Although Michel de Montaigne, who fathered the modern essay in the 16th century, wrote autobiographically (like the essayists who claim to be his followers today), his autobiography was always in the service of larger existential discoveries. He was forever on the lookout for life lessons. If he recounted the sauces he had for dinner and the stones that weighted his kidney, it was to find an element of truth that we could put in our pockets and carry away, that he could put in his own pocket. After all, Philosophy—which is what he thought he practiced in his essays, as had his idols, Seneca and Cicero, before him—is about “learning to live.” And here lies the problem with essayists today: not that they speak of themselves, but that they do so with no effort to make their experience relevant or useful to anyone else, with no effort to extract from it any generalizeable insight into the human condition. It is as though they were unthinking stenographers—“recording secretaries,” as indeed the most self-conscious 20th-century essayist, E.B. White, called them—pedantically taking down their own experience simply because it is their own.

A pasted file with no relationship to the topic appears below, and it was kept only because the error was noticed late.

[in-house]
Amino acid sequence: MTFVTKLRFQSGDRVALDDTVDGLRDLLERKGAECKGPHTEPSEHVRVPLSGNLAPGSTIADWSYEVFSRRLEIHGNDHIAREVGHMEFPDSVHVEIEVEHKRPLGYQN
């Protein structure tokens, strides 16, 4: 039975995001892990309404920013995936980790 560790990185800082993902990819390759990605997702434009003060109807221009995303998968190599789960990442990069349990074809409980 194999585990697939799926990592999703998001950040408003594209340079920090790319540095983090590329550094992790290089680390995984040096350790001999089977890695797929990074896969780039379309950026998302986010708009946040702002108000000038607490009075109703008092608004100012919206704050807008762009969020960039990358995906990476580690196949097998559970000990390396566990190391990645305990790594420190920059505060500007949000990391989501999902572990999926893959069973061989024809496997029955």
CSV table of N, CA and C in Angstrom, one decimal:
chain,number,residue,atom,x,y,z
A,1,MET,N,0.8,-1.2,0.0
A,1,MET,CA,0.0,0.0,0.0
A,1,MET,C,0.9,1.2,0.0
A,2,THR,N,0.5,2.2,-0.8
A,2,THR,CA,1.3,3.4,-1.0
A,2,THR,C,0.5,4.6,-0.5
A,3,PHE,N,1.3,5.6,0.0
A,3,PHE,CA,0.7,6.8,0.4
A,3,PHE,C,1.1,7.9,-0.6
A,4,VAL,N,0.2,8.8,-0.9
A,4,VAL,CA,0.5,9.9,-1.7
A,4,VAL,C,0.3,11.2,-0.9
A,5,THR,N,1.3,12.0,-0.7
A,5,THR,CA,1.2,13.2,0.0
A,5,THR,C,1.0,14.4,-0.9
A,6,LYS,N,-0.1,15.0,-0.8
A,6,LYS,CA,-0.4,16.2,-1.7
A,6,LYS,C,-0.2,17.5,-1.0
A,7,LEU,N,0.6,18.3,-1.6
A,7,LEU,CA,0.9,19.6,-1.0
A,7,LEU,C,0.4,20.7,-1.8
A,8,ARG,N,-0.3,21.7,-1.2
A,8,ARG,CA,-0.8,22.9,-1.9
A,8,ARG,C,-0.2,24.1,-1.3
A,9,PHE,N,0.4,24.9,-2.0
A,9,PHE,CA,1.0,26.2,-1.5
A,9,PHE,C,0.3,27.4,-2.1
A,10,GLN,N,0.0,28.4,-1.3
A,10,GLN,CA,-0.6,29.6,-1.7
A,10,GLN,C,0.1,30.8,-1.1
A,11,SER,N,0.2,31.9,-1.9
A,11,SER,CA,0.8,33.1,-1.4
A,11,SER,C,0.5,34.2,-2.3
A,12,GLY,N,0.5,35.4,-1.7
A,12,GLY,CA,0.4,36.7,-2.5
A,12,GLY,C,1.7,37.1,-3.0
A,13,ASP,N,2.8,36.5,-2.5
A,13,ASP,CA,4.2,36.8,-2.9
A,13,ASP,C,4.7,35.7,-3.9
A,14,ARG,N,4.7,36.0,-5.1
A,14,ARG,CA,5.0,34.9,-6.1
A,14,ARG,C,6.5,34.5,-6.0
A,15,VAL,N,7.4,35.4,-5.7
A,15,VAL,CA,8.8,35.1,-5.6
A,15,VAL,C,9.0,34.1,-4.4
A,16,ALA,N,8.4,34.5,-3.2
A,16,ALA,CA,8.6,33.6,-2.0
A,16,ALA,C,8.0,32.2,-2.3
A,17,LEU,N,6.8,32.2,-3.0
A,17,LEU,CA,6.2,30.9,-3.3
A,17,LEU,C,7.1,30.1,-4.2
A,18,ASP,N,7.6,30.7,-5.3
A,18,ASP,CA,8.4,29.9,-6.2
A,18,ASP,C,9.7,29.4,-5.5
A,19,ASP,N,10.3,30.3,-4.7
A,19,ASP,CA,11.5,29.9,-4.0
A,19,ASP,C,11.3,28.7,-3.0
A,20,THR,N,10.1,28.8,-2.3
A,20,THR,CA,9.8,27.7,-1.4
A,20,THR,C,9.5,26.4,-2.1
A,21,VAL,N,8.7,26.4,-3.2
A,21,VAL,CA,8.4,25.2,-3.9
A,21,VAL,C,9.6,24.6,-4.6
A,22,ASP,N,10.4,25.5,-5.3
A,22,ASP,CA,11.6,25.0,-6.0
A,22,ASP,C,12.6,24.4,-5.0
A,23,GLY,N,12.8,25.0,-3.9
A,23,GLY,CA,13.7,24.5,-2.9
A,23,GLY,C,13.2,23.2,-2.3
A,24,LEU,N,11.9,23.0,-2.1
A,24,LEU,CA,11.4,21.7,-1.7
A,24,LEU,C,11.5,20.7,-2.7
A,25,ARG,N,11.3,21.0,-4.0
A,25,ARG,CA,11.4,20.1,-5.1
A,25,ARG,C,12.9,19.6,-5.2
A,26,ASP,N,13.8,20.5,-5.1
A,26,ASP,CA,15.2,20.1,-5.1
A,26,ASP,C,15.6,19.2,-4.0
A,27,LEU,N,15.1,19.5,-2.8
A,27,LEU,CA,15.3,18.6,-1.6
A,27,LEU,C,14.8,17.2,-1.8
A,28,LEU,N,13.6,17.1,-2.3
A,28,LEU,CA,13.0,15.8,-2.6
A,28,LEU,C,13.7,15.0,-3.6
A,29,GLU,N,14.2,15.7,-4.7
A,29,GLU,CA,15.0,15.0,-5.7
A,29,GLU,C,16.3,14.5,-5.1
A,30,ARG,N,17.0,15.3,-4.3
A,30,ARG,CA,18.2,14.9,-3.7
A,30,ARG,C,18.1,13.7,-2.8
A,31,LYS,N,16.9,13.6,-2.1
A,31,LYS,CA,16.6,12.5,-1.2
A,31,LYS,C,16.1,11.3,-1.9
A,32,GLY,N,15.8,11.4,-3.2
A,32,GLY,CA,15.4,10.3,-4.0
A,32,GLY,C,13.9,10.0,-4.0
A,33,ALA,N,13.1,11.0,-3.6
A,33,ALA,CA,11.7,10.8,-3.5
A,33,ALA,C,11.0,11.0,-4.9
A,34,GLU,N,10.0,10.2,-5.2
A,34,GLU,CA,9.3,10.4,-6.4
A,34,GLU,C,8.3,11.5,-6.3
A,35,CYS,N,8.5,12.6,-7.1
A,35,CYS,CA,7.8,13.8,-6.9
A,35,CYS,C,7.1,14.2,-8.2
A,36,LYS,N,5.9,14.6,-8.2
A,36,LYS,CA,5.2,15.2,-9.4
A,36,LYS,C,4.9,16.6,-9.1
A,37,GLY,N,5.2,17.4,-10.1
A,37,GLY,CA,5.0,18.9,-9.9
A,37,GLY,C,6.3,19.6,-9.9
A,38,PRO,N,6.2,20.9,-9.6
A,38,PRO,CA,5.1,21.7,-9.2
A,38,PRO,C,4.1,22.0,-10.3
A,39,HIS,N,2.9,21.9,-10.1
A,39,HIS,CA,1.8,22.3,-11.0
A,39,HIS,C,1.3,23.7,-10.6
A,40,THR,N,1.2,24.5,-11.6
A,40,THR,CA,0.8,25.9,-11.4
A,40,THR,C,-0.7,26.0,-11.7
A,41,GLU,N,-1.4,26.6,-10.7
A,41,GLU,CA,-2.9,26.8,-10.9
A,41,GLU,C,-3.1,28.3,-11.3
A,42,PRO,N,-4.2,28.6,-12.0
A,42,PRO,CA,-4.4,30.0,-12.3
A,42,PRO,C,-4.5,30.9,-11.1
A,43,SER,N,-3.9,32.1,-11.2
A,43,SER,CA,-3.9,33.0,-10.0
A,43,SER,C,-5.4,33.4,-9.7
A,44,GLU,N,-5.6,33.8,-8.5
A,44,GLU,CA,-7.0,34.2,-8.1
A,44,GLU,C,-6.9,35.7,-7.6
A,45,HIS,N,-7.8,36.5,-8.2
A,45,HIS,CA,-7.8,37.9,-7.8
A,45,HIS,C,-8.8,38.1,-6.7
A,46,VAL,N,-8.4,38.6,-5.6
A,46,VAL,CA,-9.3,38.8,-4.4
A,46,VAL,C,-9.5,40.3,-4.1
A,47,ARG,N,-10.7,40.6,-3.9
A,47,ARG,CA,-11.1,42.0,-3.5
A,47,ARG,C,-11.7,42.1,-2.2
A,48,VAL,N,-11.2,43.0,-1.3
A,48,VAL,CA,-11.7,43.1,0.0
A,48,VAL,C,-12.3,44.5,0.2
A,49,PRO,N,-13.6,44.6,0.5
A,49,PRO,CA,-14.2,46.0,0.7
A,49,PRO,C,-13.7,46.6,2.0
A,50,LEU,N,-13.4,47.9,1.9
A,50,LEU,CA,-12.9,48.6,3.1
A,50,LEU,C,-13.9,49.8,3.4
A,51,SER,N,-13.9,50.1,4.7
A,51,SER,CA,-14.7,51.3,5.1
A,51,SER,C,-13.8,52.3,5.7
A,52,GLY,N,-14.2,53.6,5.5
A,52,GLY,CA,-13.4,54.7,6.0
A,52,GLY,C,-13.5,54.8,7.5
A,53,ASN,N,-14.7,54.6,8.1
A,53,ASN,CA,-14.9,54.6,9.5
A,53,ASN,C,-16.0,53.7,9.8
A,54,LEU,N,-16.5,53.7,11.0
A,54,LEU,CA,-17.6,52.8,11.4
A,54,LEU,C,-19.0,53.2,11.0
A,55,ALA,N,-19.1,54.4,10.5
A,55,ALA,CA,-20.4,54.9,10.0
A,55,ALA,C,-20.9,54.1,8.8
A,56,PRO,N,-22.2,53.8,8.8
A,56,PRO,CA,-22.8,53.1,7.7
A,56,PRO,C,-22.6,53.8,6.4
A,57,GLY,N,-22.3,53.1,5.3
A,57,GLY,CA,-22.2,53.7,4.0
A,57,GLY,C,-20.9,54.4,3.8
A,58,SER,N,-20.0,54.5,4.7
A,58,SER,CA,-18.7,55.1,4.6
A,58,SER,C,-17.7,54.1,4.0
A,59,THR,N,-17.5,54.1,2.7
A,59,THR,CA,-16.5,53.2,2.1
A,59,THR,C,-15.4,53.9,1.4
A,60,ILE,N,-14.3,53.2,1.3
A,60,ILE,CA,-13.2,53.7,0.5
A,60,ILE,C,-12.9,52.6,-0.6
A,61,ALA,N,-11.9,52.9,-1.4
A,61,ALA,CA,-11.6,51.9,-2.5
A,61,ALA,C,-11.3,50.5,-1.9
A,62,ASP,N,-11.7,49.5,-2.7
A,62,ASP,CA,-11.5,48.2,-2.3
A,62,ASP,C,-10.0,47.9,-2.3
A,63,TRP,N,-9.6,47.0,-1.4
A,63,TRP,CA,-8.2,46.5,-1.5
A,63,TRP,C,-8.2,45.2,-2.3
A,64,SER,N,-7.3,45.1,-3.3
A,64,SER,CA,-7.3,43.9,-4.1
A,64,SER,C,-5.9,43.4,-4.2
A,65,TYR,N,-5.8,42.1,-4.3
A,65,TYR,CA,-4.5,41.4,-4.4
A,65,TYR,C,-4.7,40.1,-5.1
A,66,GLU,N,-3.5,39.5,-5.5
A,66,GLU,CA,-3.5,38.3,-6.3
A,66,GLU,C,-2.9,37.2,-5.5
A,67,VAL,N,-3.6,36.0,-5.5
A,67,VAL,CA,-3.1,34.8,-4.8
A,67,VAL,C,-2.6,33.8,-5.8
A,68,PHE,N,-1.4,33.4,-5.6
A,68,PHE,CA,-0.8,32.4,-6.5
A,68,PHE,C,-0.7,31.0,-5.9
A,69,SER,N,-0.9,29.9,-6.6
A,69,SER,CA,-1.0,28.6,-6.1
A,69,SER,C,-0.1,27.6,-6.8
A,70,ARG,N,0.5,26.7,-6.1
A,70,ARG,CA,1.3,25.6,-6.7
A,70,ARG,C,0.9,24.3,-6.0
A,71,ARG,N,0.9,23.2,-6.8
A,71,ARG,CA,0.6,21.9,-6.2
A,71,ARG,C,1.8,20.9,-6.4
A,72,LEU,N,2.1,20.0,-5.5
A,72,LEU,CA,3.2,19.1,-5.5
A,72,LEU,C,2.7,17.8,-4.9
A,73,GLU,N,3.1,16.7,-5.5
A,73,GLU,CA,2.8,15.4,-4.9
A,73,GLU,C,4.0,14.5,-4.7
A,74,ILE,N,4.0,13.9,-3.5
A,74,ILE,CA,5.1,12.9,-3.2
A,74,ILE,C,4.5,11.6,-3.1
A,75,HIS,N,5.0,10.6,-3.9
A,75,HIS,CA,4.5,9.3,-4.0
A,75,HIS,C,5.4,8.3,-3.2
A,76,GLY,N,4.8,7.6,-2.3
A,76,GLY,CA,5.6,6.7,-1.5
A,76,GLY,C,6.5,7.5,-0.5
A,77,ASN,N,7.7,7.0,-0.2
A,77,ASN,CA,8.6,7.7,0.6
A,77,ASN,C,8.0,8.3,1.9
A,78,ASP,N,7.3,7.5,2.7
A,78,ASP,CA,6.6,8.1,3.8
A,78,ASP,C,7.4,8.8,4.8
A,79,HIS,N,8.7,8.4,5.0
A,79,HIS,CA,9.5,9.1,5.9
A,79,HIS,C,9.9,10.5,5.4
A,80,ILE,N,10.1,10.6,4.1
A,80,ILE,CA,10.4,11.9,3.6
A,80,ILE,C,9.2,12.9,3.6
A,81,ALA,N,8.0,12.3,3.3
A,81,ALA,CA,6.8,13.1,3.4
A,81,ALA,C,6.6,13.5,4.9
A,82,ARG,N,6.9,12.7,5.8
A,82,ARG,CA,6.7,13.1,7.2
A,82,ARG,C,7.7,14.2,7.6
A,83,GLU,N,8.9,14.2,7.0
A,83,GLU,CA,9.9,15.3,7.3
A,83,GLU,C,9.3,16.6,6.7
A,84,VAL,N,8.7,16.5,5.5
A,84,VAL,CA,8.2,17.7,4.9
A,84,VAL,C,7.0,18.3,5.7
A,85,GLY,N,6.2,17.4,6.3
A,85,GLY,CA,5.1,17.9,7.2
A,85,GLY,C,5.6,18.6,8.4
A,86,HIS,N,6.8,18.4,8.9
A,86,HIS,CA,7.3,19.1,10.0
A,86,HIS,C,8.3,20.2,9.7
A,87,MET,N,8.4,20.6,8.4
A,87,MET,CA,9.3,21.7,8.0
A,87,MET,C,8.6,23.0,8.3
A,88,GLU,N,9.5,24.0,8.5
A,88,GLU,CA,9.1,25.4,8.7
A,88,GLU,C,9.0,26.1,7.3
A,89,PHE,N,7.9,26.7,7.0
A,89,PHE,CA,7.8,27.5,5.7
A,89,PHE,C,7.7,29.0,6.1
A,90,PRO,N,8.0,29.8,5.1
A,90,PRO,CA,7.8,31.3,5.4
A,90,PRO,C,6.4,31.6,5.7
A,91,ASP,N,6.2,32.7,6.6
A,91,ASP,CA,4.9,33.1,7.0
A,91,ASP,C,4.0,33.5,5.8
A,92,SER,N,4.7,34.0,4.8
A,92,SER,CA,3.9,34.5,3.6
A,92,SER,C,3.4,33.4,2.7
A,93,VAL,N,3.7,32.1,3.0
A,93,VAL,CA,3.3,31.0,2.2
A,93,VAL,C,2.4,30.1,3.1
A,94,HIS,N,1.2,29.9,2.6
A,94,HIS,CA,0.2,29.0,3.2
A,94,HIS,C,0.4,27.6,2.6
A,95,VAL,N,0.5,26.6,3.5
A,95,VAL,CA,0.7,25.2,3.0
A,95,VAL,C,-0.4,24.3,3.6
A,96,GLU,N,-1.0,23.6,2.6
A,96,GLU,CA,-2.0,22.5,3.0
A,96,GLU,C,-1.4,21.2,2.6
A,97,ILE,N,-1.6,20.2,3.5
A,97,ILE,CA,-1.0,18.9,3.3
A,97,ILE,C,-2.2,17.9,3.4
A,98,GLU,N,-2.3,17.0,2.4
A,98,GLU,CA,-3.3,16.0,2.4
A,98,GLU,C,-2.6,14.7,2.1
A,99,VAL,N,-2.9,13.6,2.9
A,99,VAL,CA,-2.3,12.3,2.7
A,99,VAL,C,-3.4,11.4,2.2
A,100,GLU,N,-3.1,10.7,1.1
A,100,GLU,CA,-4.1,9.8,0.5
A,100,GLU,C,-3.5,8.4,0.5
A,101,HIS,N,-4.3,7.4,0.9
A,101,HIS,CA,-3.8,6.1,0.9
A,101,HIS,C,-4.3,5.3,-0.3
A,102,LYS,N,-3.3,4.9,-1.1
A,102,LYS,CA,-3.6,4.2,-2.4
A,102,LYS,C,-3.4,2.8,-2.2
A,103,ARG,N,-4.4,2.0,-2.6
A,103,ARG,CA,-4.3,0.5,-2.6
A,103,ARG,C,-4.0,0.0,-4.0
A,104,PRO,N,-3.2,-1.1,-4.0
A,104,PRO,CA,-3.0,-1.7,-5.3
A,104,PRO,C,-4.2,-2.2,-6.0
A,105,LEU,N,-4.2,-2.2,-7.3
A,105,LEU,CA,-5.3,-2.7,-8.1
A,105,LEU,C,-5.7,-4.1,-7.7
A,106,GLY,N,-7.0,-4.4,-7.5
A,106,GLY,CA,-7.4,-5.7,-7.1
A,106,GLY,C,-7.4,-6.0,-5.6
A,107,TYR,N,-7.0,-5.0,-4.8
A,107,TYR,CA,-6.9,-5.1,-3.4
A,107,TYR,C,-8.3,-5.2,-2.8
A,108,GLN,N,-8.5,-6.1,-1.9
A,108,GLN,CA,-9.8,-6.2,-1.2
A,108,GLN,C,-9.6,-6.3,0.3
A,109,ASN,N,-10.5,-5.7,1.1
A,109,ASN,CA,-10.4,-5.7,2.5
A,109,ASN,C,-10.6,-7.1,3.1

The problem, of course, is not merely our essayists; it’s our culture. We have grown terribly—if somewhat hypocritically—weary of larger truths. The smarter and more intellectual we count ourselves, the more adamantly we insist that there is no such thing as truth, no such thing as general human experience, that everything is plural and relative and therefore undiscussable. Of course, everything is plural, everything is arguable, and there are limits to what we can know about other persons, other cultures, other genders. But there is also a limit to such humility; there is a point at which it becomes narcissism of a most myopic sort, a simple excuse to talk only about one’s own case, only about one’s own small area of specialization. Montaigne thought it the essayist’s duty to cross boundaries, to write not as a specialist (even in himself) but as a generalist, to speak out of turn, to assume, to presume, to provoke. “Where I have least knowledge,” said the blithe Montaigne, “there do I use my judgment most readily.” And how salutary the result; how enjoyable to read—and to spar with—Montaigne’s by turns outrageous and incisive conclusions about humankind. That everything is arguable goes right to the heart of the matter.